Ireland and Pareto

Ireland and Pareto

It is a tale often told by the economist, this one of Pareto optimization. The tale goes that, in the Pareto optimal state, we reach a sort of distributional heaven, in which no person can gain any utility without that gain being made at the expense of somebody else in heaven. But the tale contains a paradox, of the kind associated with Zeno. To advance to this state, we must move through Pareto superior arrangements. These arrangements subtly reverse the terms of the optimum. A Pareto superior arrangement is one in which one party – or shall we say the owners? – may gain utility, but without any other party in our heaven losing it. This, we are assured, improves the entire set – all of heaven rejoices when one sinner is forgiven – or when one of the archangels receives a nice golden parachute and stock options amounting to 400 million dollars.

This, of course, is the neo-liberal heaven on earth, and the dispensation by which our rulers rule us. It is, however, a curious idea. For one thing, the ‘gain’ of utility seems to come ex nihilo – surely we are far removed from the labor theory of value here. Ex nihilo, in bureaucrat-speak, is exterior – it is an exogeneous gain. If it were, after all, endogenous, then we would have to ask about who created it, which would lead us to the question of whether, indeed, the other party wasn’t losing utility here. Which brings us to the other perplexing moment in this paradise. For the assumption, here, seems to be that there is no future - it is all present states. Heaven indeed! We transcend time, in Pareto superior states. For the inequality that must hold between the parties is eternally static.

But if our heaven is not in eternity, but in the sublunar flux of time – if all things in this heaven are mutable – then we see that, indeed, what looks like no skin off the nose of the drudge – what does he care if the boss makes his 400 million, as long as the drudge himself makes enough to buy the entertainment center, the car and the house on easy credit terms of 9 percent per annum (with the creditor holding the right to readjust interest at any time)? – might actually not be such a good deal. Heaven has a flaw. The devil’s disciples, from Machiavelli to Marx, have noticed it. The flaw is called power. In fact, a part of the 400 million dollars might well be used to block the poor drudge’s socially upward mobility, by making the cost of entry into a higher class too expensive – say, by making college tuition too expensive, or dentistry, etc. The boss may use part of the 400 million dollars to make tax loopholes for himself, to be paid for by either closing off social welfare programs that benefited the drudge (who will be scolded for his ‘special interests’ and his unwillingness to “share the sacrifice”). Or – and such are the wrecks of mutability – there may come a time, a horrible time, called a slump. Yes, in heaven on earth, it may be that the business cycle is not abolished, even if the economist angels have announced that God, that is, the free and competitive market, has abolished it.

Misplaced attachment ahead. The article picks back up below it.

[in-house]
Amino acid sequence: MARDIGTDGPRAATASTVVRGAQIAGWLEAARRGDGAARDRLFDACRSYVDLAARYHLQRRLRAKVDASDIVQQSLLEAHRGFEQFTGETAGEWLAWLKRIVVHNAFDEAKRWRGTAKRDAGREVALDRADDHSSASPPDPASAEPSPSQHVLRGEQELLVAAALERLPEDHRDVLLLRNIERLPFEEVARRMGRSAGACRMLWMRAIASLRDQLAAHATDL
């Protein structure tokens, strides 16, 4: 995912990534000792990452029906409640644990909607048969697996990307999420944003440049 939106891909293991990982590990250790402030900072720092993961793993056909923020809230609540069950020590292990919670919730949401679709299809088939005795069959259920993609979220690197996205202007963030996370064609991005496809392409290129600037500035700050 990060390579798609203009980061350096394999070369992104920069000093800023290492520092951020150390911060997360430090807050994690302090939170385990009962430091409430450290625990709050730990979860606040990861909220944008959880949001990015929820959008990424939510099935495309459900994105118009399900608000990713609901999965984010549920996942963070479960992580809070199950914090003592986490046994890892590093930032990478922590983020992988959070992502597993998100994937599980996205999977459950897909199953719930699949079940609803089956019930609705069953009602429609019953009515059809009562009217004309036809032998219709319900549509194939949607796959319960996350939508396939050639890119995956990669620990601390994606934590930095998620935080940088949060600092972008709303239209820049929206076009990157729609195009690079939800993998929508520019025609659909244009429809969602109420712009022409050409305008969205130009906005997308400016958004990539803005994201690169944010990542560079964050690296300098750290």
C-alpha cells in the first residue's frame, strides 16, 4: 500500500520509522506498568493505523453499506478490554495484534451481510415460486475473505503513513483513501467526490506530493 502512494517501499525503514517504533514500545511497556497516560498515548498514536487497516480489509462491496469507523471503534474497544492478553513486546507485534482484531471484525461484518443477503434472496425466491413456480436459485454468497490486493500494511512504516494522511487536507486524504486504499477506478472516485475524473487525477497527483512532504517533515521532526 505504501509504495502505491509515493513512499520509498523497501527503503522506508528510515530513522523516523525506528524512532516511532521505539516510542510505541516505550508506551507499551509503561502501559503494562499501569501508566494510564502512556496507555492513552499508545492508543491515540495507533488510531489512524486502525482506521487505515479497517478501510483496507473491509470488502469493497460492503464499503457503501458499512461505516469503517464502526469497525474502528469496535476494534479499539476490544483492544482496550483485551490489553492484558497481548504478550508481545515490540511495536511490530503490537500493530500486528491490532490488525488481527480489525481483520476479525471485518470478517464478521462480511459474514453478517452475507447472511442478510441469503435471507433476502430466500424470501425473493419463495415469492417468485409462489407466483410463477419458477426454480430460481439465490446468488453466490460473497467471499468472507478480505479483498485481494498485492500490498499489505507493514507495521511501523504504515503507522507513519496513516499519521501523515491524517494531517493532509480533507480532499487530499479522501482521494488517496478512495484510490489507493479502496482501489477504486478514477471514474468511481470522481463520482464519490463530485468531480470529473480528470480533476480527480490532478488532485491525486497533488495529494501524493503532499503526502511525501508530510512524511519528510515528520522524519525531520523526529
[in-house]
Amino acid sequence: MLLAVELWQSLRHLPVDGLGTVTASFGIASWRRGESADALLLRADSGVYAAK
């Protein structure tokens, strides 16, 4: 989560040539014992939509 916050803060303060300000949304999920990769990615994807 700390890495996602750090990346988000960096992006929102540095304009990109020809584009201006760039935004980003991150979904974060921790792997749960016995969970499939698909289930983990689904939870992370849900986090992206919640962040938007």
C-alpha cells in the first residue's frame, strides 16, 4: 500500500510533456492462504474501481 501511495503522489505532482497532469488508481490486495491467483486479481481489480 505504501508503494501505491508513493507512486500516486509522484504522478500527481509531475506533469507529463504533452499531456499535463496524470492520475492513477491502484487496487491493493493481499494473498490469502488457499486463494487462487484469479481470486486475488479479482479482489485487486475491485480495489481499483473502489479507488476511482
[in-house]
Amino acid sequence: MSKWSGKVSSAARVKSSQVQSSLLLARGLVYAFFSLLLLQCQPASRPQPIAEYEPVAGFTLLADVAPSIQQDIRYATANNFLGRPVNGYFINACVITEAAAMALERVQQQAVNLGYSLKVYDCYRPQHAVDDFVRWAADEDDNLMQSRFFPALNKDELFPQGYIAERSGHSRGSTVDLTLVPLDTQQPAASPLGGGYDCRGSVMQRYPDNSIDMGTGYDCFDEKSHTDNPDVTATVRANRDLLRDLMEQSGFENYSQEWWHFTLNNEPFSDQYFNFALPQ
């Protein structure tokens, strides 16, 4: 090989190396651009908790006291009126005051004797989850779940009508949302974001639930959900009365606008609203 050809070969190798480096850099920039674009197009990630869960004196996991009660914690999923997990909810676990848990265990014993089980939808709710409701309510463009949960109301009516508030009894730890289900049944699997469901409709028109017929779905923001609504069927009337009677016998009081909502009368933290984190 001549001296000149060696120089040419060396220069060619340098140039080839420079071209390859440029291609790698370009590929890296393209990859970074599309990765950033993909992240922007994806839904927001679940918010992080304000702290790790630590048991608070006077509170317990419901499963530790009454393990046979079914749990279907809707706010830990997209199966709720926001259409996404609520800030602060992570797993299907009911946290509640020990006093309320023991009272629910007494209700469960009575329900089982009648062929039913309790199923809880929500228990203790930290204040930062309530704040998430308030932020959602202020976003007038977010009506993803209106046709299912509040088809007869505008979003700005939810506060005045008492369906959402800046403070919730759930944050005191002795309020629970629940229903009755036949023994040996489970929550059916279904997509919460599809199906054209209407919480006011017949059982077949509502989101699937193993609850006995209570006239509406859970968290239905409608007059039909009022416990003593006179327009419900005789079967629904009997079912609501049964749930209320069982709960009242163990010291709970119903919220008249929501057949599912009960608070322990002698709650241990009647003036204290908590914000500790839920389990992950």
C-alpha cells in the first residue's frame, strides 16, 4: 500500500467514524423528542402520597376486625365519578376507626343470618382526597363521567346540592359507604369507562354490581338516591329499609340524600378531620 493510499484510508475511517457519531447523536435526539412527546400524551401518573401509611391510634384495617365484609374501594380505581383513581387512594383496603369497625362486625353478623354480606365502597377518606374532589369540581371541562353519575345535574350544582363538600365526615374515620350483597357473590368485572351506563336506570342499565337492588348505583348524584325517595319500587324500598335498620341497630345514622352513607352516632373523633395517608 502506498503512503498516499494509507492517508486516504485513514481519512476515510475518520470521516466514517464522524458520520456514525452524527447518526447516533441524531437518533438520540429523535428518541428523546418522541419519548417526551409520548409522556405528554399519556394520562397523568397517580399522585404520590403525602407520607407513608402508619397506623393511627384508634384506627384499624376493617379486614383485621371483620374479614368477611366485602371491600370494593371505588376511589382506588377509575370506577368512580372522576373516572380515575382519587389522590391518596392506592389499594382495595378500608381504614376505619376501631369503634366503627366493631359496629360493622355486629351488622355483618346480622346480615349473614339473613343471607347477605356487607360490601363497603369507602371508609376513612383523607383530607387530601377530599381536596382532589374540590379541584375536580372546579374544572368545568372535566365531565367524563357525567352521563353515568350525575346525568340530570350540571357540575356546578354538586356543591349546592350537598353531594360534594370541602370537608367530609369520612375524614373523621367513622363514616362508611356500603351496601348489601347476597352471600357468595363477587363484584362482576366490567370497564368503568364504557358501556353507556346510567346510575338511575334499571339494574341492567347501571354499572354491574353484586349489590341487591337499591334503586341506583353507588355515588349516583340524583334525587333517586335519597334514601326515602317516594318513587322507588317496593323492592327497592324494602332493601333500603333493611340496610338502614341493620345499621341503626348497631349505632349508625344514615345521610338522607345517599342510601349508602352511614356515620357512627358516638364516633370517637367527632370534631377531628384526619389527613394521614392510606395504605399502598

We are testing the effect of creeping from one Pareto superior position to another in Ireland. Here, indeed, the gains in utility seemed to be exogenous. A low corporate tax brought in companies from outside the country. And then, look at how easy credit terms were offered through banks that were flooded with cash from foreign investors! Why, drudge and millionaire could dance to the pleasing pipes of some Celtic Tiger rock band and lay down, afterwards, in one another’s arms, like the proverbial lion and the lamb.

But it turns out that, while the lamb was asleep, he was being trussed up, and now he wakes up to discover, to his horror, the boiling pot and the butcher’s blade. For it is the drudge, the lamb, the one who was gaining utility in spirit whenever his boss’s board of directors gave the boss another raise, who is going to be sacrificed in the feast. Pareto superior states, it turns out, are heavens for the peculator, and they end in fricassee for the drudge. Who doesn’t understand, and turns to the economist who proclaimed the end of the business cycle. Only to hear that now the business cycle must end by the drudge, a., paying for all his boss’s parties, and b., lowering his wages and paying the debts (the not so easy credit term debts) that the economist, just last week, was telling him was the great reason he was the most fortunate drudge in all of Emerald heaven!

And the poor drudge turns to the right (where the words are the same) and the left (where sympathetic leaders should that the drudge has been mishandled, but (sotto voce) that really, there’s nothing one can do, and we do depend on the boss for all good things in life, don’t we?) and discovers that not only is his credit worthless, but so is his vote!

One of Pareto’s admirers wrote an article – oh, I should find the buckos name – to defend the great man from the accusation he was a fascist. The accusation comes from the fact that, at the end of his life, Pareto embraced Mussolini. The admirer wrote that Pareto was a great lover of liberty – of entrepreneurial freedom! – and thus, the fascist business was all a misunderstanding. But, he also wrote, Pareto also hated democracy.

The love of liberty, the hatred of democracy, stir a little and you get Pinochet. Or Klein’s shock doctrine. Or the current state of Ireland, as the drudges are auctioned off to the bankers.